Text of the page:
I mention this because the House of Representatives is currently under the control of the Democrats and House Speaker Nancy Pelosi, D-California. However, projections show that the House is likely to be won by a Republican majority, further creating an environment on Capitol Hill of divided government. The Senate is expected to remain in the hands of the Democrats. President Joe Biden was elected in 2020, beating incumbent Donald Trump.
The term of a U.S. president is four years, hence the “midterm” terminology related to the election that occurs during a White House occupant’s tenure as head of government and state.
A divided government occurs when one or both chambers of Congress are split between the two major parties and the White House is still controlled by a member of the two major parties.
A divided government can also occur when one chamber is under the control of one party and the other is under the control of the other. As Sen. Booker explained, the weeks after the midterm election is considered the “lame-duck” session, or the final weeks for those in power to accomplish agendas and adopt a policy.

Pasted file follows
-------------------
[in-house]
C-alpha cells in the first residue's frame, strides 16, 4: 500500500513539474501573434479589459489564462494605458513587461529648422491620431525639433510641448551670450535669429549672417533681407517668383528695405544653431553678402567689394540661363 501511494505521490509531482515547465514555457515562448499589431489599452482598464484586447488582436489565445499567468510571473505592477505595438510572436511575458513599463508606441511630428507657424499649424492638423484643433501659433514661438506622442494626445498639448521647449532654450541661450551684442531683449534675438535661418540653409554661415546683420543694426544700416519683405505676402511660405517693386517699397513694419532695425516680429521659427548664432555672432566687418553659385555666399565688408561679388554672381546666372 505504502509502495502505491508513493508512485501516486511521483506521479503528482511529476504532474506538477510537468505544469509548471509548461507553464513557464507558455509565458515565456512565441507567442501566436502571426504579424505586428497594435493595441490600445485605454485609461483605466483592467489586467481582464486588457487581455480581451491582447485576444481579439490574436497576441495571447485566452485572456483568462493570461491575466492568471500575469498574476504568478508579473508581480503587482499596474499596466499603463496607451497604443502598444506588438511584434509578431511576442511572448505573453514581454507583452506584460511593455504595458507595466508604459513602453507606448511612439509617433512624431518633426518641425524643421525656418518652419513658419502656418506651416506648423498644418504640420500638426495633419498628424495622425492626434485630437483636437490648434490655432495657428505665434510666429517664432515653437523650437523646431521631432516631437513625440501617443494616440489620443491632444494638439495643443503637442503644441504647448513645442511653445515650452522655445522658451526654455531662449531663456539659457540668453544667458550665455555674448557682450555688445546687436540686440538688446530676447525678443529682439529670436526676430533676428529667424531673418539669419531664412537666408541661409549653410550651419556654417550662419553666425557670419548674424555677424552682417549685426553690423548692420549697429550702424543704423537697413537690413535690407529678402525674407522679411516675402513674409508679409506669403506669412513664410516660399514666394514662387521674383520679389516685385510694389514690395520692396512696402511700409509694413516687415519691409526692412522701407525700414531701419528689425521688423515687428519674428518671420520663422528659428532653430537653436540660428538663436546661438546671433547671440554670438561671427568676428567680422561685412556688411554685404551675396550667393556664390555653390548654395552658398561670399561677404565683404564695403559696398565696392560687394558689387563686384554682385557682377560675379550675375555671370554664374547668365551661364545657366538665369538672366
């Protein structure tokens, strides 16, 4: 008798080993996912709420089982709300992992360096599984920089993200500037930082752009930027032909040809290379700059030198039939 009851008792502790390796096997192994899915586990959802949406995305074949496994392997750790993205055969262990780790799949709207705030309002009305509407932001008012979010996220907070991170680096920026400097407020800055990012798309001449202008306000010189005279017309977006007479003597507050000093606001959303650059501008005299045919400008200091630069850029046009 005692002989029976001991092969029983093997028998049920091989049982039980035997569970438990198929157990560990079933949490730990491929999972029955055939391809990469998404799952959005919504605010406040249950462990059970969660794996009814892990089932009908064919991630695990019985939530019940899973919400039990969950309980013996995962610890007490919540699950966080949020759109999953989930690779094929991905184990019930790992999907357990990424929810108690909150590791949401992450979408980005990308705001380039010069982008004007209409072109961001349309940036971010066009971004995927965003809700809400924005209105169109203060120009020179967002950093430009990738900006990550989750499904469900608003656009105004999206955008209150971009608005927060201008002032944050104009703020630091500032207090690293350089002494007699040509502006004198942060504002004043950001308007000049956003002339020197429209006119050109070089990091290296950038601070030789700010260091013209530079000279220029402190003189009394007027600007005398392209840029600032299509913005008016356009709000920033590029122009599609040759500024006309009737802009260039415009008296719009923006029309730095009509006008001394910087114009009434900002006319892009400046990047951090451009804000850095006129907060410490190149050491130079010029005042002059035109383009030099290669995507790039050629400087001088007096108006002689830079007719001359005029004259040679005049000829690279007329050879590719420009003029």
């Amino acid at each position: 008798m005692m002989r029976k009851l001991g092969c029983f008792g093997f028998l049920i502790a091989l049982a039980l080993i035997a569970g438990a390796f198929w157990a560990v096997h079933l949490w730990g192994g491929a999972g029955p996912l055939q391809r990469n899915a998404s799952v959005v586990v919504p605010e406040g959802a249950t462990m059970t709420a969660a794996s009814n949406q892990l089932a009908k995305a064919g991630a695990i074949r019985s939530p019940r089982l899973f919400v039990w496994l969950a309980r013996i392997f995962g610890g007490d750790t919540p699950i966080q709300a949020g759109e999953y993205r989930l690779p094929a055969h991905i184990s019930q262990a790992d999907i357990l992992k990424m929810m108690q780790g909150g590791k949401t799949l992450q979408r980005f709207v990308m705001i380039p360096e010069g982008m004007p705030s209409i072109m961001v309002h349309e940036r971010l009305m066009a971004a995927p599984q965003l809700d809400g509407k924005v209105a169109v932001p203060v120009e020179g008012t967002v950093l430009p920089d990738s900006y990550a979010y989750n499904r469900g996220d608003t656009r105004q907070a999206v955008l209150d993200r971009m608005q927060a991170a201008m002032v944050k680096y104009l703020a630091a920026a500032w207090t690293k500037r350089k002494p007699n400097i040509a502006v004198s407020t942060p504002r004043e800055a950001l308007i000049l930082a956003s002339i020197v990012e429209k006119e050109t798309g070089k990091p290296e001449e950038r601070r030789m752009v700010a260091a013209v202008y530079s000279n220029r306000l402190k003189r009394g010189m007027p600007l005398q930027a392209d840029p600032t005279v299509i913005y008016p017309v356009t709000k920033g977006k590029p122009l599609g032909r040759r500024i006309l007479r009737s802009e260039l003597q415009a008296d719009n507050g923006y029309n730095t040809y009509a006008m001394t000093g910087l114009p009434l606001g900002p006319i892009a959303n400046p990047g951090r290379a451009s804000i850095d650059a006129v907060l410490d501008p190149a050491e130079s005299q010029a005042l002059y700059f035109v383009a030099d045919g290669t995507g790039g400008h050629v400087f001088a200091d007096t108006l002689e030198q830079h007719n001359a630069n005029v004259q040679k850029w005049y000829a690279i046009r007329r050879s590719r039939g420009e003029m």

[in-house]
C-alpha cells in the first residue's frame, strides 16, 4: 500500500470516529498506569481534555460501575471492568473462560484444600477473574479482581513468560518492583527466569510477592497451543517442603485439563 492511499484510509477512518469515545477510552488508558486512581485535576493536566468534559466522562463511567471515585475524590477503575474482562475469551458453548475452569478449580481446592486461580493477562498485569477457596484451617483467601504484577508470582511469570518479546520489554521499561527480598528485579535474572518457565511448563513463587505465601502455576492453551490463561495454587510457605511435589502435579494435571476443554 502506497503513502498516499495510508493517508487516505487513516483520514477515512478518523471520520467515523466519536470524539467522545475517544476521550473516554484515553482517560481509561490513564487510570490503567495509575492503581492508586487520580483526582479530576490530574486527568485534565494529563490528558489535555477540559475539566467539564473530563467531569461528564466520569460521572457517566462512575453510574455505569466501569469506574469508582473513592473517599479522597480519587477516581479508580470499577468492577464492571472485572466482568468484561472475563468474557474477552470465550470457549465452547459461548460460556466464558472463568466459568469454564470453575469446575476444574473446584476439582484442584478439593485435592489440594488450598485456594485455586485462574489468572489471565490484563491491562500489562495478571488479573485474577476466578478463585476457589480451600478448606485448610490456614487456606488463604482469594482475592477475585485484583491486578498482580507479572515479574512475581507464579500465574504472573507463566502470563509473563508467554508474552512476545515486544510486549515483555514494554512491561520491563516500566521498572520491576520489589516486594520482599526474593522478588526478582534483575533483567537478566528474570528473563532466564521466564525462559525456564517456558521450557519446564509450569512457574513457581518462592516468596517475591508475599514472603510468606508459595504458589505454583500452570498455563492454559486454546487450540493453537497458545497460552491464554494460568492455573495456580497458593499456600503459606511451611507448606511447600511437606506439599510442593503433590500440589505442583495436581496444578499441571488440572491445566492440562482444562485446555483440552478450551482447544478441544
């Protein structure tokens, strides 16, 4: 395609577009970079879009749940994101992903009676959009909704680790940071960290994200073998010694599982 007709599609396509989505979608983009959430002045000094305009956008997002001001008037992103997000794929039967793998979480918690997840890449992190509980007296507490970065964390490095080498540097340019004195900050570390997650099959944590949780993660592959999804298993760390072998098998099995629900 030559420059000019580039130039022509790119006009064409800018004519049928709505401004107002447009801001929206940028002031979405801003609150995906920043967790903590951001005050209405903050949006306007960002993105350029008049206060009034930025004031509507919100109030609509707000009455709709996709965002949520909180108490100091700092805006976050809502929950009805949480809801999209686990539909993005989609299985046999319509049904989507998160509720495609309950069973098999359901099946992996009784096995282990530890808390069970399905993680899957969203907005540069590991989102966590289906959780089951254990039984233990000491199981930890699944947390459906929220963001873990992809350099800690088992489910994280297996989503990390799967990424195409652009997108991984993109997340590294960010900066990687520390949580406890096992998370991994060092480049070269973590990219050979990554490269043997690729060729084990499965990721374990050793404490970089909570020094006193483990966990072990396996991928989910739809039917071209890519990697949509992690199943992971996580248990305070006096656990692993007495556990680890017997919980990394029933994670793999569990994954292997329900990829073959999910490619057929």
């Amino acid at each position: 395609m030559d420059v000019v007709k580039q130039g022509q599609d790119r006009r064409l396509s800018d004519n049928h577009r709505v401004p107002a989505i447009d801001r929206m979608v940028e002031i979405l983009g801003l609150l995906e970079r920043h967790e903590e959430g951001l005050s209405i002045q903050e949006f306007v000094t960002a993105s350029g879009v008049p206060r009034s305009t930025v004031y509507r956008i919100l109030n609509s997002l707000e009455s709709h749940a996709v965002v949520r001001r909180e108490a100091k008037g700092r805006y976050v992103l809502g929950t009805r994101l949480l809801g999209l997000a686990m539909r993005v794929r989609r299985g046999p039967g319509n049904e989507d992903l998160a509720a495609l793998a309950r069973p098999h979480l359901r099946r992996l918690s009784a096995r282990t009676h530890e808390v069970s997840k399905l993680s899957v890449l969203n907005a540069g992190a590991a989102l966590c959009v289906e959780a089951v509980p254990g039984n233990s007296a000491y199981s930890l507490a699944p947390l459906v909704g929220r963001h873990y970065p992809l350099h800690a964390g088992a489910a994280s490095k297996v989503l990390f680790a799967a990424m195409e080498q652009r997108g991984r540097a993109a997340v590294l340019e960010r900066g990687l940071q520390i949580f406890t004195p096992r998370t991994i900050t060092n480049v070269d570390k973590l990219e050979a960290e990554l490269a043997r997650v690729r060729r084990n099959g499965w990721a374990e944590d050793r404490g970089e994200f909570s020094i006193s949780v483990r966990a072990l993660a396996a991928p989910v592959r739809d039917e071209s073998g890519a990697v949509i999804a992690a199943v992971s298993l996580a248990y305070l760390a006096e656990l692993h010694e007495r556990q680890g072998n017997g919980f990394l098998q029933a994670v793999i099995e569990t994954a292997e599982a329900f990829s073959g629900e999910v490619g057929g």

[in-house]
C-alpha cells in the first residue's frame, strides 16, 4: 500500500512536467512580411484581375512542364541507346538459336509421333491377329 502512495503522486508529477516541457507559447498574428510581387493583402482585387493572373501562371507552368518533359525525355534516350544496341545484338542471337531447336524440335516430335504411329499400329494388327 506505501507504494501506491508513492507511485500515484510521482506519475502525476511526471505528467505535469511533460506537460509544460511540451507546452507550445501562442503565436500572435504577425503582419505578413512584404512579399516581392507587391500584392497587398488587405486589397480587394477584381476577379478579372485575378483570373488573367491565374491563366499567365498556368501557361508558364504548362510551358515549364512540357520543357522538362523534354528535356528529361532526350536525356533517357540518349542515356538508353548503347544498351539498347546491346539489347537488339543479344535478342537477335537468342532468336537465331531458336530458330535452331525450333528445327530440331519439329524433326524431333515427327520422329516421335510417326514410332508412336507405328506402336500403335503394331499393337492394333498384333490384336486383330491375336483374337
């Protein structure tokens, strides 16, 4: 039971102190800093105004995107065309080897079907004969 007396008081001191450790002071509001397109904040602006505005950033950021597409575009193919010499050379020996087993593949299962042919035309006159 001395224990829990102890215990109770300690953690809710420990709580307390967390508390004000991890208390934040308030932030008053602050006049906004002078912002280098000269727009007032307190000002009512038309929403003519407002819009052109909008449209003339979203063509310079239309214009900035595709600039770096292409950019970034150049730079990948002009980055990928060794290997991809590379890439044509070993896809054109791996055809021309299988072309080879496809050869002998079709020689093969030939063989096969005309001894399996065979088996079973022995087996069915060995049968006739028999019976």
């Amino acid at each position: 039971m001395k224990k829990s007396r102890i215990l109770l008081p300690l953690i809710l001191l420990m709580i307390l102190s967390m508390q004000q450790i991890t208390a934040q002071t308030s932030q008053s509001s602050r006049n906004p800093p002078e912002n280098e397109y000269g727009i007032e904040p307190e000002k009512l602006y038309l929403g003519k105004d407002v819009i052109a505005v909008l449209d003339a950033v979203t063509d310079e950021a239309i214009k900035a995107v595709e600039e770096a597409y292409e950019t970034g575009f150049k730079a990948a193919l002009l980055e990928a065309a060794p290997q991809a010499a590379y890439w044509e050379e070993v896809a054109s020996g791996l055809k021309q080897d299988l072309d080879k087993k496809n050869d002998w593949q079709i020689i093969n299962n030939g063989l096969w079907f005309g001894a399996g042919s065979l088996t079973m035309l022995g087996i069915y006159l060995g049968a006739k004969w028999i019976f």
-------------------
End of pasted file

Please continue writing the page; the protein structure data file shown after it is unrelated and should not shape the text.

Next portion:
Bipartisanship and lame-ducks
Marijuana reform is popular among unaffiliated voters and those who vote with the majority parties, Democrats and Republicans.
Vaping Post reported earlier this month on a public opinion poll conducted by Morning Consult and POLITICO that found 3 in 5 voters support legal marijuana nationwide. That’s simply 27 percent said marijuana should remain illegal on the federal level. These are also similar numbers to another survey conducted in December 2020 by both Morning Consult and POLITICO outlets.
71 percent of Democratic voters, 61 percent of independents, and 47 percent of Republicans support federal legalization efforts. The lame-duck sessions in Congress are known to either reflect the majority viewpoint among the electorate or the minority. It ultimately depends on the special interest groups at play and the overall motivations of those in positions of control and power.
Booker, however, is speaking of an effort to move reform banking regulations and criminal justice policy forward to try and alleviate the burden of the state that hangs over the heads of marijuana and cannabis-based businesses that operate in states where the practice of marijuana sales and cultivation is regulated and legal.